Tim Besley's picture
Affiliation: 
London School of Economics
Credentials: 
Professor of economics and political science

Voting history

Devolving Income Tax Powers within the UK

Question 1: Do you agree that the economic benefits of devolving full income tax powers to the Scottish Parliament and Welsh Assembly outweigh the possible costs?

Answer:
Disagree
Confidence level:
Extremely confident
Comment:
There is a strong argument for regional devolution in the UK. The mayoral model is not great (on the whole "Presidential politics" is a poor model). The property tax base should be devolved to regional parliaments but income tax variation should be minimal (and would be administratively complex). People, goods and capital are mobile across the UK so best to keep income tax, VAT and corporate taxes in the hands of national government. But full flexibility in relation to property taxes would make sense. There is a good case for devolving health, education, transport and infrastructure spending to regional governments. National priorites are welfare/pensions, defence, foreign policy, and science should stay with the Westminster parliament along with most forms of regulation and competition policy.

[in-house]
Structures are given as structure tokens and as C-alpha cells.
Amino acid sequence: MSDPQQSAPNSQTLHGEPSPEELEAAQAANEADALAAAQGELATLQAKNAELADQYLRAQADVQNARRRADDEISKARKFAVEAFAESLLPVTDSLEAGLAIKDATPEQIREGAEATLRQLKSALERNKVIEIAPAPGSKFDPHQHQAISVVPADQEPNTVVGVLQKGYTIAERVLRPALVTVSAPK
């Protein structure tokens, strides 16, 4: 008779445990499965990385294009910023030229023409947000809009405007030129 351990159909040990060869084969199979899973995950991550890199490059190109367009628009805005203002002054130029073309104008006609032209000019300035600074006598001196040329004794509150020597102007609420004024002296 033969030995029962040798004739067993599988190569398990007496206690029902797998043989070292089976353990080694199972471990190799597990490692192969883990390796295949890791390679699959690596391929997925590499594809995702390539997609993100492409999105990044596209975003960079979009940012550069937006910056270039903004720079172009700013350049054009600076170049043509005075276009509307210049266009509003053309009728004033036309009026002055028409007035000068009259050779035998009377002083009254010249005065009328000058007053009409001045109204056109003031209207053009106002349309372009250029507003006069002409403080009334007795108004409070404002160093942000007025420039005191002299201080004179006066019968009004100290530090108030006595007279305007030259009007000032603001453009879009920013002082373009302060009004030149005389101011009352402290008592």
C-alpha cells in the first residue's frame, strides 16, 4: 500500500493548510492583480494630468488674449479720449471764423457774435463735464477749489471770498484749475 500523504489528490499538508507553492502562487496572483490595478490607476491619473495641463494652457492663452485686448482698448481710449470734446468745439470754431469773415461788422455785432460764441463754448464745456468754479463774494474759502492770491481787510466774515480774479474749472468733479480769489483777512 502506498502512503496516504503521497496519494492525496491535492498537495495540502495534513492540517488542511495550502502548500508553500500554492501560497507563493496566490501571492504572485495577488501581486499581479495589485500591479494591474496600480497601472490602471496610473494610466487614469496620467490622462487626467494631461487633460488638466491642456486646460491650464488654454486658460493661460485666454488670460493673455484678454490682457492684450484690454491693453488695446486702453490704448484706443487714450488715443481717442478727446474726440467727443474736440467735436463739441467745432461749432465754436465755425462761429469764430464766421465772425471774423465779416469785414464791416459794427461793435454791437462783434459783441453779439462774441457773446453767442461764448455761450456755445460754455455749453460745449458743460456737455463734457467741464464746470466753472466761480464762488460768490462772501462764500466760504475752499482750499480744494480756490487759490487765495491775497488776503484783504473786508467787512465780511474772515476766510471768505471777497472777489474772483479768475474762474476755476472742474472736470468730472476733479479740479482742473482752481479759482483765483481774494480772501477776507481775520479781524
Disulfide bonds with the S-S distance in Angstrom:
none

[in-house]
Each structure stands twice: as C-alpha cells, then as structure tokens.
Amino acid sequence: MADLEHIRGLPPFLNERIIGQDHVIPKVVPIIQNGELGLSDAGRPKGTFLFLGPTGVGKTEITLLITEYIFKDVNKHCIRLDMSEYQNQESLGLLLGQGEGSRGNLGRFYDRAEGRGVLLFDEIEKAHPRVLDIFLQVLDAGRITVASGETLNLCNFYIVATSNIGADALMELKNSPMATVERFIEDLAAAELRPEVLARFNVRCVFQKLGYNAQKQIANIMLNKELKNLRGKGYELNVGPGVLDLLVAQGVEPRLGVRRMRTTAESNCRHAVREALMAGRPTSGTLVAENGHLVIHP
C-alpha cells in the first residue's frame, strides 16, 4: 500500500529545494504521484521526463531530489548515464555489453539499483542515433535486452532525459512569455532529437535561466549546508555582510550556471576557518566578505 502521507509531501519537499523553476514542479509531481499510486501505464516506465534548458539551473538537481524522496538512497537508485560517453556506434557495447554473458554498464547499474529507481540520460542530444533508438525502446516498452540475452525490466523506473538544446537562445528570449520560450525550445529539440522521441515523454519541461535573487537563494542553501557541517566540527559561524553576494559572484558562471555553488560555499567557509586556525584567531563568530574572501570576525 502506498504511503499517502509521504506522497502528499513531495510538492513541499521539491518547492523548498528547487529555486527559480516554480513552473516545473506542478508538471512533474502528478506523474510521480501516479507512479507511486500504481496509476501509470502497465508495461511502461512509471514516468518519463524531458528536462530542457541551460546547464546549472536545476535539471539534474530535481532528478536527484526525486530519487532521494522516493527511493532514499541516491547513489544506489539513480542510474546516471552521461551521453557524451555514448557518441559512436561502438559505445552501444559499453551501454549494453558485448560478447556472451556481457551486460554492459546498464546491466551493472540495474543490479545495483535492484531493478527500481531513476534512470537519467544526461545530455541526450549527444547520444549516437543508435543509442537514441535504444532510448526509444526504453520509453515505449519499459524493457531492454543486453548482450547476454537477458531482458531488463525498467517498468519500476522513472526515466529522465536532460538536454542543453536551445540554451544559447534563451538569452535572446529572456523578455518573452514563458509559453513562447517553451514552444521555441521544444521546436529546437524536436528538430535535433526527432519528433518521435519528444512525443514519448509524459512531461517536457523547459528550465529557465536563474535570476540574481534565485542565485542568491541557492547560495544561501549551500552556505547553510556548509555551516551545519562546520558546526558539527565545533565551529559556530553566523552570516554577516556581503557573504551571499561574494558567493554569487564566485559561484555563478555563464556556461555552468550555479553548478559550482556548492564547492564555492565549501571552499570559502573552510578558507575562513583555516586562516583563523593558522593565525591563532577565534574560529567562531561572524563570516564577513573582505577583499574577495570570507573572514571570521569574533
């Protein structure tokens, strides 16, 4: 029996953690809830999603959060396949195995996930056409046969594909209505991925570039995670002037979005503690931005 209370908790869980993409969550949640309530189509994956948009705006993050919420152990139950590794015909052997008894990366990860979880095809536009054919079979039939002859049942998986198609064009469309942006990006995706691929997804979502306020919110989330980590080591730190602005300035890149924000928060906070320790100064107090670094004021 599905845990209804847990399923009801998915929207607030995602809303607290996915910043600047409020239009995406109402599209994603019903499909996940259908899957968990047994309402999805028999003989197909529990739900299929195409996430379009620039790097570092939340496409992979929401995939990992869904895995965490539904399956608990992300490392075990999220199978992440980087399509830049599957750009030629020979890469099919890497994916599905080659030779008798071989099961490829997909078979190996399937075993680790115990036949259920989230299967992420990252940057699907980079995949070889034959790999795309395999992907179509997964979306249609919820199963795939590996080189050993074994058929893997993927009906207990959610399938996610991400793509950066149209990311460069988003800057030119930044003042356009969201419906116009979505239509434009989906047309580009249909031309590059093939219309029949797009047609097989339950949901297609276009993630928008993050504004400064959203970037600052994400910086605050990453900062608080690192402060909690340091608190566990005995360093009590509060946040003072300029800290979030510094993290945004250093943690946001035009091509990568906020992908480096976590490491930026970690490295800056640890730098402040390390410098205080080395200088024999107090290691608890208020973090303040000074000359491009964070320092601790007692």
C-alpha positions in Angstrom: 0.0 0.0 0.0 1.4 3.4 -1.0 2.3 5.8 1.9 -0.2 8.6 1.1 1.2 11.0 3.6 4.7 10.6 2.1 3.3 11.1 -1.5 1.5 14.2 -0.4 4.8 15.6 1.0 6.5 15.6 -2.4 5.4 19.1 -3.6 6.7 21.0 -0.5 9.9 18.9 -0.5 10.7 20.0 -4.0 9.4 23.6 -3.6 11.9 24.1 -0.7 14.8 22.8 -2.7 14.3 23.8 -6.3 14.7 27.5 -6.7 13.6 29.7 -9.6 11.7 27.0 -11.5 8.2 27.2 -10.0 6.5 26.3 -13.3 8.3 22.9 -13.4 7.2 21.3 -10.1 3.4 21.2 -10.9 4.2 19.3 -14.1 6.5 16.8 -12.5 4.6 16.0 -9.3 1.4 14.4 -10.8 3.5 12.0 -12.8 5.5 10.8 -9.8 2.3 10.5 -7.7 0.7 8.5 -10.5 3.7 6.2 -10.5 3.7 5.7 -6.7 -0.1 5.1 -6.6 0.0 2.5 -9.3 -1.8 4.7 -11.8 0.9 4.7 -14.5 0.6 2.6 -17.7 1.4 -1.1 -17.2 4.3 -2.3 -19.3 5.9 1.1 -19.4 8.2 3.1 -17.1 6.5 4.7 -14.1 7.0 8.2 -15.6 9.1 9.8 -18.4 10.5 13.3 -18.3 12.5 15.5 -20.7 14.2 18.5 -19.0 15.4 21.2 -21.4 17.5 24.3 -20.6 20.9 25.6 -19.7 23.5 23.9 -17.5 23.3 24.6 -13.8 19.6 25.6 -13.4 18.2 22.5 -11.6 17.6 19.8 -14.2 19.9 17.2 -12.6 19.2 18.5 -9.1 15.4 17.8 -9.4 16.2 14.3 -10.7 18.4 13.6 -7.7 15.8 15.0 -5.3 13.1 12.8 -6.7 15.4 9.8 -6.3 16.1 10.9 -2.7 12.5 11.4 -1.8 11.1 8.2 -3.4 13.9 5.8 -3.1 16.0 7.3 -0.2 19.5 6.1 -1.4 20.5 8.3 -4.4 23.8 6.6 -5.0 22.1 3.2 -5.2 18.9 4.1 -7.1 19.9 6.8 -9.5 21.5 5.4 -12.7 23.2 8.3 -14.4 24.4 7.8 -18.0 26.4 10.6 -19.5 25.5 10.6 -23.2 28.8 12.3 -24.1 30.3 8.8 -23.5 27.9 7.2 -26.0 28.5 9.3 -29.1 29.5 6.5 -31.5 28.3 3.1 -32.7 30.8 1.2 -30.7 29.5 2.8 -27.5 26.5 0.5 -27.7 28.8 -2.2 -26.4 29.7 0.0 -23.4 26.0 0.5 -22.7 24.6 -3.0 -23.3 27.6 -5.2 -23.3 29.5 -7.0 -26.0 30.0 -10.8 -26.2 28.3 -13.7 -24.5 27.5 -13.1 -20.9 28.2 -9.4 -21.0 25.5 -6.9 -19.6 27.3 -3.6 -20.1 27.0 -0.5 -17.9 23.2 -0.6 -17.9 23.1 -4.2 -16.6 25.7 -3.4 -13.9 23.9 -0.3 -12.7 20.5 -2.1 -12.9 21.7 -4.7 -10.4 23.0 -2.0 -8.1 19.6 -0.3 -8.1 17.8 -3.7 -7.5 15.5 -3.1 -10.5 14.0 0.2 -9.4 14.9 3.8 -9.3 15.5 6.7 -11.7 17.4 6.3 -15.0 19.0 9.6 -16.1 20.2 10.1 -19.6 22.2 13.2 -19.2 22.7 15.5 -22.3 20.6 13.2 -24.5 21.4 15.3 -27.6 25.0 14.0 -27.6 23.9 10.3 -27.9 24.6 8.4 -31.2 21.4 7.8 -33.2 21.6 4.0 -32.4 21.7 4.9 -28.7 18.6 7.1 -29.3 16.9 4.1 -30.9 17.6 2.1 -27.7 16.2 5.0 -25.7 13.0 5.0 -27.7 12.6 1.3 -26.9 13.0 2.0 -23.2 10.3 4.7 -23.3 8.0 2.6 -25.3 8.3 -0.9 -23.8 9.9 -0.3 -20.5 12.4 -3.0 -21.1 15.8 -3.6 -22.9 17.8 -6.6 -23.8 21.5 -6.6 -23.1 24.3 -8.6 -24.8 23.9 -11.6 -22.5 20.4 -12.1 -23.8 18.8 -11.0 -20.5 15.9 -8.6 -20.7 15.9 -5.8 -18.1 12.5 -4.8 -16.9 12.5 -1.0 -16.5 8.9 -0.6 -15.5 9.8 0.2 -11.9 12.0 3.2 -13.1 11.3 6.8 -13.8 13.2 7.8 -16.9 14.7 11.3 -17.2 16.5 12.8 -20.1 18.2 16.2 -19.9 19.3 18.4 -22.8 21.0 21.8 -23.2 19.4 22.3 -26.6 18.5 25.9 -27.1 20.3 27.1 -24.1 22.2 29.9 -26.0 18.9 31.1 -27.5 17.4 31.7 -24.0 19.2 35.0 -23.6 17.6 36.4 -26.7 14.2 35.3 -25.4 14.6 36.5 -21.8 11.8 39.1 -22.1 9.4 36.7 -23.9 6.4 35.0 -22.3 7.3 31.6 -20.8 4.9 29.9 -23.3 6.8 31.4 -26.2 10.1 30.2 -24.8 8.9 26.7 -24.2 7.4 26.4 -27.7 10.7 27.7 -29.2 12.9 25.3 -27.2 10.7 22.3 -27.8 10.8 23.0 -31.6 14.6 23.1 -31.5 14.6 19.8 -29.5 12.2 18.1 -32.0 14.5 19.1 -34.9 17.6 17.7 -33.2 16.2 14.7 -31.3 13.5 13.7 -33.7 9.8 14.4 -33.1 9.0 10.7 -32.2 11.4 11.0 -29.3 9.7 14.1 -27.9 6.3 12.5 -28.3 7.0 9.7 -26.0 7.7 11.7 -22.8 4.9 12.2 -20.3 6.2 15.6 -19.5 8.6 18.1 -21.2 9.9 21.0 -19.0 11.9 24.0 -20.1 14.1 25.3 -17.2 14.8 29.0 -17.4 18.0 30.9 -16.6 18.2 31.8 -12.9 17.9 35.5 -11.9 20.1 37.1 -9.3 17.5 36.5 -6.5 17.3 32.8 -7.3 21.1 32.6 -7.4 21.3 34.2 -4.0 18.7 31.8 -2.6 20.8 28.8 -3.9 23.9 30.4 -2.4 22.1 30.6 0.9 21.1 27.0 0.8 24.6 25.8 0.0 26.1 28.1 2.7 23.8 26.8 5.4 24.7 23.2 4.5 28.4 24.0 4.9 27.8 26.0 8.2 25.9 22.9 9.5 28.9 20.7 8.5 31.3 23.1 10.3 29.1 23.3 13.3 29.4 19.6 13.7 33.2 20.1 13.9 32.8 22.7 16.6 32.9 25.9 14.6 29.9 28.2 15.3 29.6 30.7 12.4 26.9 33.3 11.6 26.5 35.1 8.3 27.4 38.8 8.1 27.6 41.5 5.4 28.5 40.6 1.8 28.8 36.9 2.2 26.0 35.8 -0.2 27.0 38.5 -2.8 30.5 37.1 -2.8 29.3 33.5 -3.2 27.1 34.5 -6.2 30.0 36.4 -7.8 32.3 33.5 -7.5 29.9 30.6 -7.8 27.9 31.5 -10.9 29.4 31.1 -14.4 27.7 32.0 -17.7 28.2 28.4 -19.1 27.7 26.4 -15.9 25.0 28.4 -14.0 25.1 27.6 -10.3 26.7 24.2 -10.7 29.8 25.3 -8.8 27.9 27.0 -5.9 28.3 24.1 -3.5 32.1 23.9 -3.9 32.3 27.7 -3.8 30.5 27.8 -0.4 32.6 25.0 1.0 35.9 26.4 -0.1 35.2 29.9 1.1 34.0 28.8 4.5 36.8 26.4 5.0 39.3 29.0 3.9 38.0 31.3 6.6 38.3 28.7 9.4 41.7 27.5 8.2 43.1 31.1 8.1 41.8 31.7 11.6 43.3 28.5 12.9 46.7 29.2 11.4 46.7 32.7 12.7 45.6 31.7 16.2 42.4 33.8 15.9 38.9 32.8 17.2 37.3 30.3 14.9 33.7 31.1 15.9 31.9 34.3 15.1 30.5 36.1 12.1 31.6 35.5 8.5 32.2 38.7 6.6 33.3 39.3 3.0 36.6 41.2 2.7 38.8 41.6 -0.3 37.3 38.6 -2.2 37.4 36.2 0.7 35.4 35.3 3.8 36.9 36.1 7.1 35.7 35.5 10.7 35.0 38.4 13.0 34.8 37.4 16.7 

Question 2: Do you agree that that there is a clear economic case for establishing "English votes for English laws" with the same tax and spending powers as the Scottish Parliament?

Answer:
Strongly Agree
Confidence level:
Extremely confident
Comment:
But the devil is in the details. This needs institutional reform -- regional parliaments (5-8 would be a sensible number) would be my preference rather than having a two-tier Westminster parliament. City regions makes little sense unless the core governance is regional parliaments.

Secular Stagnation

Question 2: Do you think that current structural and fiscal policies should place a considerably greater emphasis on pushing the natural rate into positive territory?

Answer:
Disagree
Confidence level:
Not confident

Question 1: Do you agree- making your own definition of secular stagnation clear if you disagree with that offered here- that it is more likely than not that the advanced Western economies have entered into a period of secular stagnation?

Answer:
Disagree
Confidence level:
Confident

Migration and the UK economy August 2014

Question 2: Do you agree that current government policies with respect to non-EU migration (including policies on students, skilled workers, and family migration) are effective in maximizing the gains to the economy from migration while minimizing any possible negative impact to specific groups?

Answer:
Neither agree nor disagree
Confidence level:
Confident

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